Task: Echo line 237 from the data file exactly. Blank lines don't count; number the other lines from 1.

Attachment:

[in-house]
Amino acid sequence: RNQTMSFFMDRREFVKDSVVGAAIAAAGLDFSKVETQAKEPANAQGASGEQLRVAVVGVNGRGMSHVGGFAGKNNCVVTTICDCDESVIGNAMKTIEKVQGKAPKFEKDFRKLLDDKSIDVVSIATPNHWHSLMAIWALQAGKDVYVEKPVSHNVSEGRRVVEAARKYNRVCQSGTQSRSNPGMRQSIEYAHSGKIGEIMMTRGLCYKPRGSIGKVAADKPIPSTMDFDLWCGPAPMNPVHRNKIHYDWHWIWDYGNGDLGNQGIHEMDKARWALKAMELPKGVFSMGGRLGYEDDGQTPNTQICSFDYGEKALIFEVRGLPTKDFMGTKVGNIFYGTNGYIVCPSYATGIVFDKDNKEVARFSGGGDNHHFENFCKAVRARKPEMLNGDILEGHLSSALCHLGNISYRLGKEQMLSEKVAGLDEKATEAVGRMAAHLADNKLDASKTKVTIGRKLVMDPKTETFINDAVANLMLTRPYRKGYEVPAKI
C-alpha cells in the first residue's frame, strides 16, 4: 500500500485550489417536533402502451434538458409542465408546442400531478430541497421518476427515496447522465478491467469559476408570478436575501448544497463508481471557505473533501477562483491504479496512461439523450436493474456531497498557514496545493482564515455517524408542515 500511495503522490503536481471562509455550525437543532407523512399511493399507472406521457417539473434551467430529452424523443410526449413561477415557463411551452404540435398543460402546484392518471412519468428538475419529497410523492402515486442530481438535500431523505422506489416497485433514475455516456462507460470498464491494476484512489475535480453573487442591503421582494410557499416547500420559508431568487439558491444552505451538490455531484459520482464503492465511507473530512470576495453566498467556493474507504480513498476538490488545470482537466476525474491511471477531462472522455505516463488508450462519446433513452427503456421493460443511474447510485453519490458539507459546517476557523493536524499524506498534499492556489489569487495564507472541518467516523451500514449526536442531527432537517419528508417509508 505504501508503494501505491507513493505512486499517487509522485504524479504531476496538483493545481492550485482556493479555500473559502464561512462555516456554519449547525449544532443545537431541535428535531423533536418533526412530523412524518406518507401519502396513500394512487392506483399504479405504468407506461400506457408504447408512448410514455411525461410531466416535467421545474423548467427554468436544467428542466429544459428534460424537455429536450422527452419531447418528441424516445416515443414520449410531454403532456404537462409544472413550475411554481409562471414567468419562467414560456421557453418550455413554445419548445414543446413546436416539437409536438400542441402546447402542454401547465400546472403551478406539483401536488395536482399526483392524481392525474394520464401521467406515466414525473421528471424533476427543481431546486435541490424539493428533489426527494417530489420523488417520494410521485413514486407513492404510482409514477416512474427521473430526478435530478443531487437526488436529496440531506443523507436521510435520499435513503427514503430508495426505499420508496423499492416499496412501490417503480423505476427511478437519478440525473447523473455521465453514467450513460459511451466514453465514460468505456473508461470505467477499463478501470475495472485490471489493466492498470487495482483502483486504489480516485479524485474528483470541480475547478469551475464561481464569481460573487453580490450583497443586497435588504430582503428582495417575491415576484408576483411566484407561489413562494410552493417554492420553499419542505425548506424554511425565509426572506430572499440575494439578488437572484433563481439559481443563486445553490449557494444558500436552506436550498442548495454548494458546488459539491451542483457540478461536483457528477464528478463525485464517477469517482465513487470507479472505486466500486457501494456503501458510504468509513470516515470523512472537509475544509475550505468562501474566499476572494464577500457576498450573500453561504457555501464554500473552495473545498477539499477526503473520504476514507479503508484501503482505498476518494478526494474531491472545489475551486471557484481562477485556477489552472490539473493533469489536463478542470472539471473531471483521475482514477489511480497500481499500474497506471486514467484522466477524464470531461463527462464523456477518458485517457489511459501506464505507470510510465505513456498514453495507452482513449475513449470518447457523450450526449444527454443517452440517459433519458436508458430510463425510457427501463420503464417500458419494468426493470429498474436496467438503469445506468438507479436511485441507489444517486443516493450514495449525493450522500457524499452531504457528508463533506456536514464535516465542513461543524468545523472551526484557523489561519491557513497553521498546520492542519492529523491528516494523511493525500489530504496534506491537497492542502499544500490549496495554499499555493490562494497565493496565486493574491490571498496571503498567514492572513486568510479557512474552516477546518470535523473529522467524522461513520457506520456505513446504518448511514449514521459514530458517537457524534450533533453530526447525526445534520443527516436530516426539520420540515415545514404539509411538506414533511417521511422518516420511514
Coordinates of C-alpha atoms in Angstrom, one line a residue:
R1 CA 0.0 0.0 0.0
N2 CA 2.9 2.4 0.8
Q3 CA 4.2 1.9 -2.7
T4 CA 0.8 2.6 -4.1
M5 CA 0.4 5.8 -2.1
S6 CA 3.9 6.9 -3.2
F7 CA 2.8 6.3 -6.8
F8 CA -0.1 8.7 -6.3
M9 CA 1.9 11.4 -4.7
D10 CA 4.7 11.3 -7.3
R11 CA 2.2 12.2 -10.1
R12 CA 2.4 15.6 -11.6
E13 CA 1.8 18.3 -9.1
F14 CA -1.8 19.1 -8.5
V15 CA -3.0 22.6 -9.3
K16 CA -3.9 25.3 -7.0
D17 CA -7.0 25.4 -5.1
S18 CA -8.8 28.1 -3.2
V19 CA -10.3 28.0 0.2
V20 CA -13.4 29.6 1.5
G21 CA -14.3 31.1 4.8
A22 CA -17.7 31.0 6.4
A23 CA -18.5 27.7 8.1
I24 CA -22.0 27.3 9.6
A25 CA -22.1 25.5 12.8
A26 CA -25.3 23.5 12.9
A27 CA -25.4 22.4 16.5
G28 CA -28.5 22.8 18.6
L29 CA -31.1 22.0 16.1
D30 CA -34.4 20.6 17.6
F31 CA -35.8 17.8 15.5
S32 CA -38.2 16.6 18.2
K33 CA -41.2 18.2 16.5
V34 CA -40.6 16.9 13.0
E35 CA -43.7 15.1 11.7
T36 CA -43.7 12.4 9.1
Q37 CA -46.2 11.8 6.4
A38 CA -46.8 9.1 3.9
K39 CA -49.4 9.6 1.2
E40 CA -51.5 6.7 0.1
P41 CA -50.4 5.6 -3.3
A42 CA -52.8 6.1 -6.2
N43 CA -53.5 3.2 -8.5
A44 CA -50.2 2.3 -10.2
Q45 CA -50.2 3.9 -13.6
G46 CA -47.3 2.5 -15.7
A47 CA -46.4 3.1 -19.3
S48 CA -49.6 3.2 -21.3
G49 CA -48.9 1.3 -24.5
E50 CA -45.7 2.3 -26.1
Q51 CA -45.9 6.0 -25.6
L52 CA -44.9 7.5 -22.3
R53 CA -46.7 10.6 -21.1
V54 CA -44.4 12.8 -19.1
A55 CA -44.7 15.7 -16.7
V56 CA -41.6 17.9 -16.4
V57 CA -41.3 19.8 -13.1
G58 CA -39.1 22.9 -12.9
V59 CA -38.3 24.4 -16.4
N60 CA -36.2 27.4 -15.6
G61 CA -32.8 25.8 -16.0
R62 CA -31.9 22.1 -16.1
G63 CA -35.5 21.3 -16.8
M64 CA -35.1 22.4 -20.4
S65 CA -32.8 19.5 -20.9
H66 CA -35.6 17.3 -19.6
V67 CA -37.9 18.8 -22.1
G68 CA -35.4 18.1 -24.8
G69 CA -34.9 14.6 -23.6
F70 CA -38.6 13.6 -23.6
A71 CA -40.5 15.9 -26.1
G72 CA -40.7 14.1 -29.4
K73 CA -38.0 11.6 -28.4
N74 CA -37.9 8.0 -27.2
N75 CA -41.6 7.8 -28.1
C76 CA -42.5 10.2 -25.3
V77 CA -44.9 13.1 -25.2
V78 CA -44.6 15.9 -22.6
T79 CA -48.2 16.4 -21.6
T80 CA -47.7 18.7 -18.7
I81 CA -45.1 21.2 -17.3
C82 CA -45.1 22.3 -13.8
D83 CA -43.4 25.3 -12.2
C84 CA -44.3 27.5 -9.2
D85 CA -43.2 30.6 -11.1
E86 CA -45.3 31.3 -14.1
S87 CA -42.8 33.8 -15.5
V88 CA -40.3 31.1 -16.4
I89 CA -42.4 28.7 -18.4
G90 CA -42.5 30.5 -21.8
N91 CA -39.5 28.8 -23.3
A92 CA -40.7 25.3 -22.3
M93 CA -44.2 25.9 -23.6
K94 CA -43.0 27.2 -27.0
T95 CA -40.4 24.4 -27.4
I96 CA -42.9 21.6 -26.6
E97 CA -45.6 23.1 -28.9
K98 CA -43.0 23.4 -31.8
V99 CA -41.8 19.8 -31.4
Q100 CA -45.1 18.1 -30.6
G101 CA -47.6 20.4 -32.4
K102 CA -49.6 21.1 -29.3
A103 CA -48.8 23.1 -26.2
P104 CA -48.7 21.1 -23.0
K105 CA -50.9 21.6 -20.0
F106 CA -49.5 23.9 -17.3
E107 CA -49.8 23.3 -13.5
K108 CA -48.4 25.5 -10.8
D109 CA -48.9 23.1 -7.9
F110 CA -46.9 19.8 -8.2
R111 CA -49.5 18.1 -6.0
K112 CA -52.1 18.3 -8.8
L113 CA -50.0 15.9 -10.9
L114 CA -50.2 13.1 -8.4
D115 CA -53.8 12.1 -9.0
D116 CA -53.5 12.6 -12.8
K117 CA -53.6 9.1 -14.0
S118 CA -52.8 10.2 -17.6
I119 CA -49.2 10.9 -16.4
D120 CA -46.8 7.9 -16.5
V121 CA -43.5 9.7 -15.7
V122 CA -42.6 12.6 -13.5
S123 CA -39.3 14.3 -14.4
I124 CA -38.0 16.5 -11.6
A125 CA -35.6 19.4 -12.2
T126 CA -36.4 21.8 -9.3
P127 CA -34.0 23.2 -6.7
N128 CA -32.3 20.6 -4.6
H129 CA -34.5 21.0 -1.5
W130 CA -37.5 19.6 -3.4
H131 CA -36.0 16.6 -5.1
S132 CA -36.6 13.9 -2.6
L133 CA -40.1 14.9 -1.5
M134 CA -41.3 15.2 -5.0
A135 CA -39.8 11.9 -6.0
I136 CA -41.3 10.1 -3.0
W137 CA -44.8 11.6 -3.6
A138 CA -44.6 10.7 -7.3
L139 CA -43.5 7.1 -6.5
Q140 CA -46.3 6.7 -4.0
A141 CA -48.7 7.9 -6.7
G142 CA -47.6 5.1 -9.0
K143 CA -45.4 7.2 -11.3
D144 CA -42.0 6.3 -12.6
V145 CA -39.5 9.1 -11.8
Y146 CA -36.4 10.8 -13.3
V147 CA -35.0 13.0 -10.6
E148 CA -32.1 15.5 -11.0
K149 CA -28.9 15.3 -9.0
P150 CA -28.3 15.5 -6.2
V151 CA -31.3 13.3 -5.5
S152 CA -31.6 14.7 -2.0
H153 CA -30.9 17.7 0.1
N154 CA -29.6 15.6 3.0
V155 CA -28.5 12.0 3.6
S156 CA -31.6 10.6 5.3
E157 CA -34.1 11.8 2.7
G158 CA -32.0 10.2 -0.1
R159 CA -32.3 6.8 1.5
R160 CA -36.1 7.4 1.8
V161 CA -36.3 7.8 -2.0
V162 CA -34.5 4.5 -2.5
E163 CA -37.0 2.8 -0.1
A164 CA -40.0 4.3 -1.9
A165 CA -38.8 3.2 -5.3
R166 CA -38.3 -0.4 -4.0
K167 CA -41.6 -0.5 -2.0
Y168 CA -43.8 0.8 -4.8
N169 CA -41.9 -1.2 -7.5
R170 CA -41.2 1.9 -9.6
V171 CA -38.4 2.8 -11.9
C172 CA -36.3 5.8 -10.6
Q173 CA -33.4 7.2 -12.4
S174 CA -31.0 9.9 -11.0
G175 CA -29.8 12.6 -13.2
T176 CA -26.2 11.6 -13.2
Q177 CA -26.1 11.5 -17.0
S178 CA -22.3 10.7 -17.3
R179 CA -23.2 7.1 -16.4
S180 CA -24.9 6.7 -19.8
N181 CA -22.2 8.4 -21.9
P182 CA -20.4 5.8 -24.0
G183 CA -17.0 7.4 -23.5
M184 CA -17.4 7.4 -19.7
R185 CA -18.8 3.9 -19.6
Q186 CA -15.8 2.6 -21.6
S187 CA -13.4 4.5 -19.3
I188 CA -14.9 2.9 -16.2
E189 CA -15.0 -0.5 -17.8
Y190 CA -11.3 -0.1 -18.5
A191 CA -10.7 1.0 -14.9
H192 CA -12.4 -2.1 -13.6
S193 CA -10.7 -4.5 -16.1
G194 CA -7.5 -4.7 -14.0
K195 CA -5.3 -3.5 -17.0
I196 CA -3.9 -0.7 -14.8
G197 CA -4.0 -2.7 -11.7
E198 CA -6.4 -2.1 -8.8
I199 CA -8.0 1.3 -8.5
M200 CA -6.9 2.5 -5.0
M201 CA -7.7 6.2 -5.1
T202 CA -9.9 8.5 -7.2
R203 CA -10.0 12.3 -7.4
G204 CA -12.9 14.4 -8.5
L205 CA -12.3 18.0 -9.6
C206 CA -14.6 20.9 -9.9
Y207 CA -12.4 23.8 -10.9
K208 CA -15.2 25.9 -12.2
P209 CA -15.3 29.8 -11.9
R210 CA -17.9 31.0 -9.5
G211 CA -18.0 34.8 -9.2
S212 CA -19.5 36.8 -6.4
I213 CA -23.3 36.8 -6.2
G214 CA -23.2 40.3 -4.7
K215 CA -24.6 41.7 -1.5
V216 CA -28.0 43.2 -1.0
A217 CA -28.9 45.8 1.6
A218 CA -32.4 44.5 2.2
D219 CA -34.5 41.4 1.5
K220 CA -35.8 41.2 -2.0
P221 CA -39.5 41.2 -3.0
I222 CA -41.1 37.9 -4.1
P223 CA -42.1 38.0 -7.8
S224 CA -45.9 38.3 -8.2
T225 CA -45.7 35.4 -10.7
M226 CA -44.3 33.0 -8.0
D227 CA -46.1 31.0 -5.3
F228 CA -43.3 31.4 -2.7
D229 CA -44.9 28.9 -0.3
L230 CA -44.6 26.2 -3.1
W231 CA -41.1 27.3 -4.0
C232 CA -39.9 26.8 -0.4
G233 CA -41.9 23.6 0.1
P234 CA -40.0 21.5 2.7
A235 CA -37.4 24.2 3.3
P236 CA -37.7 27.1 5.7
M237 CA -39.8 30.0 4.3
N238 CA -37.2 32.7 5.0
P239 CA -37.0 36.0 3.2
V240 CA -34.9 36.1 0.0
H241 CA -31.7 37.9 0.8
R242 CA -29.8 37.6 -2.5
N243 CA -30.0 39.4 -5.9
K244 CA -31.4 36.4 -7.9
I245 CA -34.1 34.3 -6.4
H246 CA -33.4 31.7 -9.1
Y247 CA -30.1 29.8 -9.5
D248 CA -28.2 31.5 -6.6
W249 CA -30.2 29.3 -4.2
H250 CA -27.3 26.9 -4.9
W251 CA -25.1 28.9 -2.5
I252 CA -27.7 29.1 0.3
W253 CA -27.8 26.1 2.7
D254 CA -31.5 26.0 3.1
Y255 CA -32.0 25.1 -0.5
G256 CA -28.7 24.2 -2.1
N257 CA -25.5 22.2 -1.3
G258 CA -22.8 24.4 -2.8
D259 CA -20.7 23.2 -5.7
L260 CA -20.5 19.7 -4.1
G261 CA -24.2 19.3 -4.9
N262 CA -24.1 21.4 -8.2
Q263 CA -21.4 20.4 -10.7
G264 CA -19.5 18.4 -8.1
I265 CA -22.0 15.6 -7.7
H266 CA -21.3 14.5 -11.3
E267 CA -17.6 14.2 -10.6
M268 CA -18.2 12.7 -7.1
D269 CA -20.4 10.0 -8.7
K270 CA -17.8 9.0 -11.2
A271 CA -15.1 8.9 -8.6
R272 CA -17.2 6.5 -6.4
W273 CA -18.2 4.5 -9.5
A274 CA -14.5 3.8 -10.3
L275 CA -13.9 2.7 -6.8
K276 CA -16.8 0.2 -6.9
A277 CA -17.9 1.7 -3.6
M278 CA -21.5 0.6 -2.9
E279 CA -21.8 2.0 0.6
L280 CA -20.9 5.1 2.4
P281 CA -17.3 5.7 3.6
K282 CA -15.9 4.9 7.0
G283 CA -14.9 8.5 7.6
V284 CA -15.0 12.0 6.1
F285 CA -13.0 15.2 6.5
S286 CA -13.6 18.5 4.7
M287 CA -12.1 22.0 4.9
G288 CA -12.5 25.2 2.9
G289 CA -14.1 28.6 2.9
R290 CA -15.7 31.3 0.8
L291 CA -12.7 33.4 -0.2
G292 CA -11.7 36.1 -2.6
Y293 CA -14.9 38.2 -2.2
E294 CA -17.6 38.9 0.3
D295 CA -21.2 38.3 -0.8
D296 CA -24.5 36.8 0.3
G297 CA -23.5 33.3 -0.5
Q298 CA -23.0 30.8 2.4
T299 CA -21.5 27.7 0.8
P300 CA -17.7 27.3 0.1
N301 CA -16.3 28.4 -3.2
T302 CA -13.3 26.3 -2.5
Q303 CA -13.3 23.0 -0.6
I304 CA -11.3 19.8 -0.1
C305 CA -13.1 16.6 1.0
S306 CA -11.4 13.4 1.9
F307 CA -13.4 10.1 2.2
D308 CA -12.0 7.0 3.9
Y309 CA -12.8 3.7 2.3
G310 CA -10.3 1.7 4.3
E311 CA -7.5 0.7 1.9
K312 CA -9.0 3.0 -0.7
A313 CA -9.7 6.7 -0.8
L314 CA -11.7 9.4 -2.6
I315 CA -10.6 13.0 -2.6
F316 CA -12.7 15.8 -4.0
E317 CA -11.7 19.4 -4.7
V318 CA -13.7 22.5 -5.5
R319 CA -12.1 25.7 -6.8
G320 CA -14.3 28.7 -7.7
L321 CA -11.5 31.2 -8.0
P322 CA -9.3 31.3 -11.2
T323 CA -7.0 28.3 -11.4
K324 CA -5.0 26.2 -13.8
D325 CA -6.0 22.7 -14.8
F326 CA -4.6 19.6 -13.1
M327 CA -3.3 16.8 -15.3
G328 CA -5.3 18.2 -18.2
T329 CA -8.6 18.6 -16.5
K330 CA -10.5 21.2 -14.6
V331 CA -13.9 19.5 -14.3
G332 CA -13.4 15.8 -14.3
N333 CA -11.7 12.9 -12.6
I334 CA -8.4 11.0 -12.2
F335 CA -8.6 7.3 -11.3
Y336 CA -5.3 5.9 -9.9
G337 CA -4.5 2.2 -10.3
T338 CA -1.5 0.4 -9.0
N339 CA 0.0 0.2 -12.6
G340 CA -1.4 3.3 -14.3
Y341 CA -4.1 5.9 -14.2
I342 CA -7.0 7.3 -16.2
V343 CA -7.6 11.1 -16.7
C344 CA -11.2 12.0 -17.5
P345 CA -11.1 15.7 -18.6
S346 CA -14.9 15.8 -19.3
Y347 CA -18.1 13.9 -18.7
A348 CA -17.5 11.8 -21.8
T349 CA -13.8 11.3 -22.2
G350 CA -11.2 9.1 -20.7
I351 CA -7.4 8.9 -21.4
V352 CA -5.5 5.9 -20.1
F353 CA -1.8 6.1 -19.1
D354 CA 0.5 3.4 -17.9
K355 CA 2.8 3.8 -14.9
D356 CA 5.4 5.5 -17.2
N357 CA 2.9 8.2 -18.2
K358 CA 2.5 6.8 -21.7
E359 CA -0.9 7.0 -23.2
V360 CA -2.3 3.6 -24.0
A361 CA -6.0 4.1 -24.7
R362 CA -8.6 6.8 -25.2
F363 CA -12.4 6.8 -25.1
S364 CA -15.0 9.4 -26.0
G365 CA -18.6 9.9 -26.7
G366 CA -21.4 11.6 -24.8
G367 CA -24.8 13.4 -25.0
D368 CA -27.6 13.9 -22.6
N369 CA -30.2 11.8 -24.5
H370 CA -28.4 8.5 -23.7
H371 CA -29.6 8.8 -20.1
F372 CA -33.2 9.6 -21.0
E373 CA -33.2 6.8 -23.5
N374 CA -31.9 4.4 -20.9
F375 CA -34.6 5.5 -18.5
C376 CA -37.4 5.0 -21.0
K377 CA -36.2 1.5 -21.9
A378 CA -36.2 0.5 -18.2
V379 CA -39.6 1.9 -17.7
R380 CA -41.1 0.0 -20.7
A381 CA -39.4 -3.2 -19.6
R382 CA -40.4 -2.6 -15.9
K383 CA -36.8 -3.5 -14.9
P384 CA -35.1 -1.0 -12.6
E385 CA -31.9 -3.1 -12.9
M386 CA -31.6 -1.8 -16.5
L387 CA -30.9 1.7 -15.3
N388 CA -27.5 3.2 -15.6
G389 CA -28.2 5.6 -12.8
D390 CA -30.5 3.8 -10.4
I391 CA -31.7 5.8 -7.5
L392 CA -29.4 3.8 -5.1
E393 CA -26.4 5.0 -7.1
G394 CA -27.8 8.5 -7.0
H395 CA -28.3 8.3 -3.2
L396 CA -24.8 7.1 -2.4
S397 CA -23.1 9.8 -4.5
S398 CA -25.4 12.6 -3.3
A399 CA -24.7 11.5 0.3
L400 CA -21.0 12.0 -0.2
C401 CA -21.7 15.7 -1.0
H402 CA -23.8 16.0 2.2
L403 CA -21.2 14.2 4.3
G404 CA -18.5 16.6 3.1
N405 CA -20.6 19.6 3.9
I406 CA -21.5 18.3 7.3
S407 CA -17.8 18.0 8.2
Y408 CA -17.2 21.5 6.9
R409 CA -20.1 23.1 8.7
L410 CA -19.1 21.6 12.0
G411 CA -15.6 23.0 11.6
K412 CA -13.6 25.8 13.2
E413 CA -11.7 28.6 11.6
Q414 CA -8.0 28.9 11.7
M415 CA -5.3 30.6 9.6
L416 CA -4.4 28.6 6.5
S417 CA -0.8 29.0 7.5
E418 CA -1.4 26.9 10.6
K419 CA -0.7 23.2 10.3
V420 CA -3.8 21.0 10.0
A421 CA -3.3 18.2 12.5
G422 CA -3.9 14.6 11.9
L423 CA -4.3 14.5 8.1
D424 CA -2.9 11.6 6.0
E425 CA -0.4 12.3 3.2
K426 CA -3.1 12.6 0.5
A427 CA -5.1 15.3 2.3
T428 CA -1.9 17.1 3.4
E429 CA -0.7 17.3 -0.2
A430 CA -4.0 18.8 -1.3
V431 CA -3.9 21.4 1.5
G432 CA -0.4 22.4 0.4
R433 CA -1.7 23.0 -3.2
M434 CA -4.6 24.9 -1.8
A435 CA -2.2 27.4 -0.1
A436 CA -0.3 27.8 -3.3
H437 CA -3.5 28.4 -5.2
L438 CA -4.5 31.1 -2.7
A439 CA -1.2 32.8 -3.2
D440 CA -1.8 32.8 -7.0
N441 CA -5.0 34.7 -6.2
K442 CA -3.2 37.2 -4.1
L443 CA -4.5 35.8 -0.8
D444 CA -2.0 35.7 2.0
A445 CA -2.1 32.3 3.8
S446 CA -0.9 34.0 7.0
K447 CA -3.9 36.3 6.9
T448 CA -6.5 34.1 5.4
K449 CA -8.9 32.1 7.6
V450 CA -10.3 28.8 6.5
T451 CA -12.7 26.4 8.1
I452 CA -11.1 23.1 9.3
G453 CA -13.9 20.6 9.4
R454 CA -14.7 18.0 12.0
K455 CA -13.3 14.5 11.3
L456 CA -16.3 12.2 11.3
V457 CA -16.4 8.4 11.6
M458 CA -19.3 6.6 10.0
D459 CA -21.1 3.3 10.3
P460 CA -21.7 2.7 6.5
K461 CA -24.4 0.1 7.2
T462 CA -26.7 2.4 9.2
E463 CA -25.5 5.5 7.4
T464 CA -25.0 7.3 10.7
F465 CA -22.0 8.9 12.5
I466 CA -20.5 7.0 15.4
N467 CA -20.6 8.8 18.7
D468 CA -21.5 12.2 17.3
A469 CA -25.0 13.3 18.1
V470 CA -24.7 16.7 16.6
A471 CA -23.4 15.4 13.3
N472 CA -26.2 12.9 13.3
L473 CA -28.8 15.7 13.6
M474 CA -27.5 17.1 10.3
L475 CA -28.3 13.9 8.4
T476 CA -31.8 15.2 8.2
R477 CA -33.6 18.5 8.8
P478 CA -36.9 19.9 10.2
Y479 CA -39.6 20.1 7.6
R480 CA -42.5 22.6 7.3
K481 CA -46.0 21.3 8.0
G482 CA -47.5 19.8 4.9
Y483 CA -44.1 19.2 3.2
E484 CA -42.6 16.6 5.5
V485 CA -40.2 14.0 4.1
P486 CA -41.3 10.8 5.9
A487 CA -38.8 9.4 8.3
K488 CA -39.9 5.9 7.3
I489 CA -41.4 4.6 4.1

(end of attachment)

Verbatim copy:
G233 CA -41.9 23.6 0.1